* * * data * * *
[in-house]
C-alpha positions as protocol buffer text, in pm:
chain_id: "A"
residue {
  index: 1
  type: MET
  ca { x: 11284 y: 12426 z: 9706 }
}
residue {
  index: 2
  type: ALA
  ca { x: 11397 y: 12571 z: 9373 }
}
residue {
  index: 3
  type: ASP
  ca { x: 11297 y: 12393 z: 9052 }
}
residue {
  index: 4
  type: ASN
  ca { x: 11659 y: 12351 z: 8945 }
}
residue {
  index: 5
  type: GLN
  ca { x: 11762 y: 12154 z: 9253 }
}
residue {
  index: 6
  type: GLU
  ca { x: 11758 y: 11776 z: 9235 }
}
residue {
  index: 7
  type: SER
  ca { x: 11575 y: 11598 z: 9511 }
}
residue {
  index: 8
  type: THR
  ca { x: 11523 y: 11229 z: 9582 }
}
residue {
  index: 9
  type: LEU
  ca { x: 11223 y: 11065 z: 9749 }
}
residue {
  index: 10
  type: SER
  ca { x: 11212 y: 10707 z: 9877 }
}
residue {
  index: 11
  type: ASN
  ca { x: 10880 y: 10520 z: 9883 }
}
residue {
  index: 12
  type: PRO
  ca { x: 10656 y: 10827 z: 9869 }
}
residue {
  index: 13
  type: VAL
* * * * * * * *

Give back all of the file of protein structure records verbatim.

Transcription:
[in-house]
C-alpha positions as protocol buffer text, in pm:
chain_id: "A"
residue {
  index: 1
  type: MET
  ca { x: 11284 y: 12426 z: 9706 }
}
residue {
  index: 2
  type: ALA
  ca { x: 11397 y: 12571 z: 9373 }
}
residue {
  index: 3
  type: ASP
  ca { x: 11297 y: 12393 z: 9052 }
}
residue {
  index: 4
  type: ASN
  ca { x: 11659 y: 12351 z: 8945 }
}
residue {
  index: 5
  type: GLN
  ca { x: 11762 y: 12154 z: 9253 }
}
residue {
  index: 6
  type: GLU
  ca { x: 11758 y: 11776 z: 9235 }
}
residue {
  index: 7
  type: SER
  ca { x: 11575 y: 11598 z: 9511 }
}
residue {
  index: 8
  type: THR
  ca { x: 11523 y: 11229 z: 9582 }
}
residue {
  index: 9
  type: LEU
  ca { x: 11223 y: 11065 z: 9749 }
}
residue {
  index: 10
  type: SER
  ca { x: 11212 y: 10707 z: 9877 }
}
residue {
  index: 11
  type: ASN
  ca { x: 10880 y: 10520 z: 9883 }
}
residue {
  index: 12
  type: PRO
  ca { x: 10656 y: 10827 z: 9869 }
}
residue {
  index: 13
  type: VAL